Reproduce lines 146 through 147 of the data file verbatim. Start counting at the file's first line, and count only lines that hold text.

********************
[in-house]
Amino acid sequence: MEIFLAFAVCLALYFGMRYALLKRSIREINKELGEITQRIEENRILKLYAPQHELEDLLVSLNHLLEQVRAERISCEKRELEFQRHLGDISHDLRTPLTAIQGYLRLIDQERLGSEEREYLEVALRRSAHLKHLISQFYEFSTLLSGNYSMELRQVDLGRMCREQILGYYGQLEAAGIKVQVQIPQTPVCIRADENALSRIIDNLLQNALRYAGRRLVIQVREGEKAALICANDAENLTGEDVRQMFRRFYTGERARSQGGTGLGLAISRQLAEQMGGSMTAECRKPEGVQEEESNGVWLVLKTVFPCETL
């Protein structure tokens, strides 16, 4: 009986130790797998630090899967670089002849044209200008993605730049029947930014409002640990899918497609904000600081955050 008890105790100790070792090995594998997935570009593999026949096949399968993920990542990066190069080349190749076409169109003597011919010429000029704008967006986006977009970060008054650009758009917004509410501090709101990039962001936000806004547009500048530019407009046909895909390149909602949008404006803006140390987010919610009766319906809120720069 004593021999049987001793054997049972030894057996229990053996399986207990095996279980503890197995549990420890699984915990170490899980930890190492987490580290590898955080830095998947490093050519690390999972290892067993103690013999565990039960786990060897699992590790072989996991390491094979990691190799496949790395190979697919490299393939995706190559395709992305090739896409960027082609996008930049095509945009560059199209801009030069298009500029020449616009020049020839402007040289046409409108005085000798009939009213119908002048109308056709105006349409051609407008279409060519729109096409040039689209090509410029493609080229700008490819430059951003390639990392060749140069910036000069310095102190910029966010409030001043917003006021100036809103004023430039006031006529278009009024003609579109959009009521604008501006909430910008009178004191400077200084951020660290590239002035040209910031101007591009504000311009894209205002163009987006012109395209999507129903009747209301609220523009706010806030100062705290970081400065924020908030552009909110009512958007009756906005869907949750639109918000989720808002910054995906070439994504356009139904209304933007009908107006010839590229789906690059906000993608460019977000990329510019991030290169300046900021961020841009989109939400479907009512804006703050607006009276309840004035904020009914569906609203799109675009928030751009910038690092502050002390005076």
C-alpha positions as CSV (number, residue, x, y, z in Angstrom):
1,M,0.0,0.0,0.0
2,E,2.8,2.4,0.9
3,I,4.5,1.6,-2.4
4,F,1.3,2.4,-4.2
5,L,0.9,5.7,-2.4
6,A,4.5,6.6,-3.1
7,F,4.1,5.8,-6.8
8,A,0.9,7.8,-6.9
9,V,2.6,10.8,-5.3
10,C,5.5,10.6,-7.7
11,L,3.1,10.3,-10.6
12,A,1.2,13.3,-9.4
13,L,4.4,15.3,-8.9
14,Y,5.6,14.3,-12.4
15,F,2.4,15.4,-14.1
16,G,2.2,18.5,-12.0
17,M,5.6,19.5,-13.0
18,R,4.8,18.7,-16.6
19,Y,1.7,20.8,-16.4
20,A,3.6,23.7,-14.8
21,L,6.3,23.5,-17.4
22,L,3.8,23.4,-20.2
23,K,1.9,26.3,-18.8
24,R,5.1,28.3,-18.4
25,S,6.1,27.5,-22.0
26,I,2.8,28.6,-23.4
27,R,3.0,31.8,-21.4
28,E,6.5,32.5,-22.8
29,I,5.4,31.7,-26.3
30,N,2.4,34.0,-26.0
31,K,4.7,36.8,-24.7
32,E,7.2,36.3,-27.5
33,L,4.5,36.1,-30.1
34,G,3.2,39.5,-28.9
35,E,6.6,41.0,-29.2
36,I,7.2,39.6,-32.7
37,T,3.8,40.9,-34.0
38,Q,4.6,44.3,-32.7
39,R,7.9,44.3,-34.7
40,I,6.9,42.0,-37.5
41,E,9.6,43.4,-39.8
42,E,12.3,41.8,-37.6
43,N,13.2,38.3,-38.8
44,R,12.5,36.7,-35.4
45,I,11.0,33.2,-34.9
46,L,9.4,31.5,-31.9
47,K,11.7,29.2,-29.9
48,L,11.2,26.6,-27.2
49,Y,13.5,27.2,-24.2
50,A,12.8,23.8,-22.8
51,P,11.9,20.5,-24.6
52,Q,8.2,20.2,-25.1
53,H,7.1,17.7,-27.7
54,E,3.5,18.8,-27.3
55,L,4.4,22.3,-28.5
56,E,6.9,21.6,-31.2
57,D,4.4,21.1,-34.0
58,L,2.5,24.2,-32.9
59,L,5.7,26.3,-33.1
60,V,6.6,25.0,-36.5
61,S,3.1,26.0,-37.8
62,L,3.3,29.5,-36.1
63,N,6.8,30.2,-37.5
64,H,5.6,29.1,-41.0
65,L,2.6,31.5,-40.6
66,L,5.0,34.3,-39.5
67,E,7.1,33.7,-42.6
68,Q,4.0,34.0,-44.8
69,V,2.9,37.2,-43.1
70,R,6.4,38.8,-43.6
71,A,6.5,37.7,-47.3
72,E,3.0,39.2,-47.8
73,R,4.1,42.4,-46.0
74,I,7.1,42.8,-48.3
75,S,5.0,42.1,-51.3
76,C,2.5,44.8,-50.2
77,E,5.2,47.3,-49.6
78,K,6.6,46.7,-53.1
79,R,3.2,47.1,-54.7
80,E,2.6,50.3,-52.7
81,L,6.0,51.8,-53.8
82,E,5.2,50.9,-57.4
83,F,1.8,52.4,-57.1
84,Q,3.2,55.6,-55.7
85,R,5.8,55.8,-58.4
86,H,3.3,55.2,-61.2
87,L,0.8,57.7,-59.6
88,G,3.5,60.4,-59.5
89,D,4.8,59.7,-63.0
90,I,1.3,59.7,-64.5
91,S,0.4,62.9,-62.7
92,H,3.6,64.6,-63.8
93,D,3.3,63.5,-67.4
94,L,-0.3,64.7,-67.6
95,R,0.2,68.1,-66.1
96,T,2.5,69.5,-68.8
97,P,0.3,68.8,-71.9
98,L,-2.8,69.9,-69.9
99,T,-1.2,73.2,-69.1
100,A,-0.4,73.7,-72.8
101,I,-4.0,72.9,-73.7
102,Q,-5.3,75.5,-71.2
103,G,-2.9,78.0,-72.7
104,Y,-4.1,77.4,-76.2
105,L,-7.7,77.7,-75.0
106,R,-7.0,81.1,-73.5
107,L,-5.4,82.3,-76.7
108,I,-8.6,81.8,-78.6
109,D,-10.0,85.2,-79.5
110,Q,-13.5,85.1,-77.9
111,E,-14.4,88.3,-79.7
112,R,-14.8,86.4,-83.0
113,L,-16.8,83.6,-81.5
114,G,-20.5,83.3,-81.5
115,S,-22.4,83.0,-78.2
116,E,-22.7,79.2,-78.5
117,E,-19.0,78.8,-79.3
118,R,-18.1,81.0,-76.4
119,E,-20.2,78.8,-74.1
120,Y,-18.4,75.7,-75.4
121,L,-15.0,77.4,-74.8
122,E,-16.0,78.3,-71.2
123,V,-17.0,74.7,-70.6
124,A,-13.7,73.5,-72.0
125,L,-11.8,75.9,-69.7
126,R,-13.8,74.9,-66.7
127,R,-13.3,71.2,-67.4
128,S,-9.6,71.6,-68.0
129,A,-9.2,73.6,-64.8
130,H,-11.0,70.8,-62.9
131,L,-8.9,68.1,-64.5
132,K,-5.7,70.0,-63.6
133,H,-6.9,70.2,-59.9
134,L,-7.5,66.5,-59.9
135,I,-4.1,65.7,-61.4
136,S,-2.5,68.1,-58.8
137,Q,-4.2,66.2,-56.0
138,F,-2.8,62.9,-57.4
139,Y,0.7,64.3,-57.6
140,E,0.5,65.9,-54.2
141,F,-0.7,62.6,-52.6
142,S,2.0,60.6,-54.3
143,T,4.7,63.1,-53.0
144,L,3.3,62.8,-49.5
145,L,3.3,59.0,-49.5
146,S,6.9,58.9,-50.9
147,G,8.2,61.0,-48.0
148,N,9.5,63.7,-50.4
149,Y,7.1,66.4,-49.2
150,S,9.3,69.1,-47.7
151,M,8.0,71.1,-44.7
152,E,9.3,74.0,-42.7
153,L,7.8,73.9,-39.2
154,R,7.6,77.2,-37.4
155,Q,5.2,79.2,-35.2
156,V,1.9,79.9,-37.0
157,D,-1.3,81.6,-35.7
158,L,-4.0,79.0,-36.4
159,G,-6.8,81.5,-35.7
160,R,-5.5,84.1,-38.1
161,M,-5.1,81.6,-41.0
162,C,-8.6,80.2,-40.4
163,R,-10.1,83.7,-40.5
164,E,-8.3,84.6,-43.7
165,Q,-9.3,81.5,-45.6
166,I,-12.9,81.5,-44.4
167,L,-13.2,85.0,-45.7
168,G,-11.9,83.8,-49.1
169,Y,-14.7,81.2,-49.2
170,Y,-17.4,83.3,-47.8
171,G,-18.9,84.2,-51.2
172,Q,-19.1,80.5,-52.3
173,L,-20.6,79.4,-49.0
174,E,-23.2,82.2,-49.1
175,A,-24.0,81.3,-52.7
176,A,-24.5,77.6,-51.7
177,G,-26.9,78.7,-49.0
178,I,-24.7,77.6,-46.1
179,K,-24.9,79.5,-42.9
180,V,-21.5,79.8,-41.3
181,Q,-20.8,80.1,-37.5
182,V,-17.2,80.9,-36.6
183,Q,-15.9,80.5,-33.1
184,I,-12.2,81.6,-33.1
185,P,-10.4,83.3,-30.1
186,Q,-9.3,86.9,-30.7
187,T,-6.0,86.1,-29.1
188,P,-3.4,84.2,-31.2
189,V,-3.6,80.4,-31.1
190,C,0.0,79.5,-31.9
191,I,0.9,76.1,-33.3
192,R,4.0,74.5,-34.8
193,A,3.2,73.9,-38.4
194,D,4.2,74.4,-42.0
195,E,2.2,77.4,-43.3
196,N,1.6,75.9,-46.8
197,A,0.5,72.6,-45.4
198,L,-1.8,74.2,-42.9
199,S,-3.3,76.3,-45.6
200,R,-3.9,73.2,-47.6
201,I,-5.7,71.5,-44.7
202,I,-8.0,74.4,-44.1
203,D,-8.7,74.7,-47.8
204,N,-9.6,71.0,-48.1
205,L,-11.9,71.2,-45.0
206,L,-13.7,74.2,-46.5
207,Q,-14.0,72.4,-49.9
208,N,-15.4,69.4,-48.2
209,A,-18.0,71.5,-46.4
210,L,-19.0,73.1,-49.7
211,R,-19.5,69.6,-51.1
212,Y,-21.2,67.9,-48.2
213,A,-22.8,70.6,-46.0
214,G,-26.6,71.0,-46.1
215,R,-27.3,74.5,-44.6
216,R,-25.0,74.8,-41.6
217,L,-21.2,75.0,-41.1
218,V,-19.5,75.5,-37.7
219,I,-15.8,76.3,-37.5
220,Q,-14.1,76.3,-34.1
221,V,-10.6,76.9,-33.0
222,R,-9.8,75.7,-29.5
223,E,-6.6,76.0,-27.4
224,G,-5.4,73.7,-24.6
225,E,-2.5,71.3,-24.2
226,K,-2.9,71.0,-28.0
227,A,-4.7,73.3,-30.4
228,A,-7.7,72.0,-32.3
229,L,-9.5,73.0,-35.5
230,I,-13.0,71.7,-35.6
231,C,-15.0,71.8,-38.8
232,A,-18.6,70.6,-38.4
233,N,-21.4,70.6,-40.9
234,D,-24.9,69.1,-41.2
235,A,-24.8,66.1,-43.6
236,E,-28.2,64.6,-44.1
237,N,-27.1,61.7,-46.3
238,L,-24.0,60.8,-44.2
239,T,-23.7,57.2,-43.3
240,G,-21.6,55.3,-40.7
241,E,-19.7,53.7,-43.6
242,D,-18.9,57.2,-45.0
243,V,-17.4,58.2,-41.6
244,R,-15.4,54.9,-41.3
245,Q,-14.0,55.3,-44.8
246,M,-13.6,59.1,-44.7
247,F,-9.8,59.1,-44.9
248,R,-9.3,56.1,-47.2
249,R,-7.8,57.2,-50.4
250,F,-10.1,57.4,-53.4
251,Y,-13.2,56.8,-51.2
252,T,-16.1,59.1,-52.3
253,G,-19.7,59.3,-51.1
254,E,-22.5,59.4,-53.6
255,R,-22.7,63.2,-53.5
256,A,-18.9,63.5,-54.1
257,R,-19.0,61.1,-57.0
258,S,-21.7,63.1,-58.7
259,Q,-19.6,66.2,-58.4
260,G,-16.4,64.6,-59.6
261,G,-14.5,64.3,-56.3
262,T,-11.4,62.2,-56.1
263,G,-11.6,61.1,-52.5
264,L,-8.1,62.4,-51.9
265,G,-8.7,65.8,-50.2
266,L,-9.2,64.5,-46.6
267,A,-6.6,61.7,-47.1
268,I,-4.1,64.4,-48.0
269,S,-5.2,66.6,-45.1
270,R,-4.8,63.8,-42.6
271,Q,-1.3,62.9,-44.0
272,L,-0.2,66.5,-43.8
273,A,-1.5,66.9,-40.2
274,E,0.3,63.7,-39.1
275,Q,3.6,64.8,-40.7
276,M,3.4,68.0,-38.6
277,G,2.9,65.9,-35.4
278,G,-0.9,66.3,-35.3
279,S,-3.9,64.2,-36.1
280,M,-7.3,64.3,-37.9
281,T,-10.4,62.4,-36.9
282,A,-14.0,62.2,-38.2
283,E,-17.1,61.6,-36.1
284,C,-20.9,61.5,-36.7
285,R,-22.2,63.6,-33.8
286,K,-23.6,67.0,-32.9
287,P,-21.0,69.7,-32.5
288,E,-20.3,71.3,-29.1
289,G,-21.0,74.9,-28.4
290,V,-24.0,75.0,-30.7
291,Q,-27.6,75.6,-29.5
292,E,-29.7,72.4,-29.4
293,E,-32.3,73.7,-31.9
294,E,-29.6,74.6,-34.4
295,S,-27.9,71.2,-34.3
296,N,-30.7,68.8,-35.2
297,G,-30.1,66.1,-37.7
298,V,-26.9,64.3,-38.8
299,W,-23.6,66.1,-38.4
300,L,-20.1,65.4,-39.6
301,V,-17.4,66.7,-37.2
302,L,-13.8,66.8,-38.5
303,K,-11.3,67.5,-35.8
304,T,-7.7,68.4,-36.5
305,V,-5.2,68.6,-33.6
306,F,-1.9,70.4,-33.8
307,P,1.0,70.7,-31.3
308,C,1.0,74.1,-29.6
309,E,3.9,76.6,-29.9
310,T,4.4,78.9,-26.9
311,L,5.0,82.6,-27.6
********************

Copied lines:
142,S,2.0,60.6,-54.3
143,T,4.7,63.1,-53.0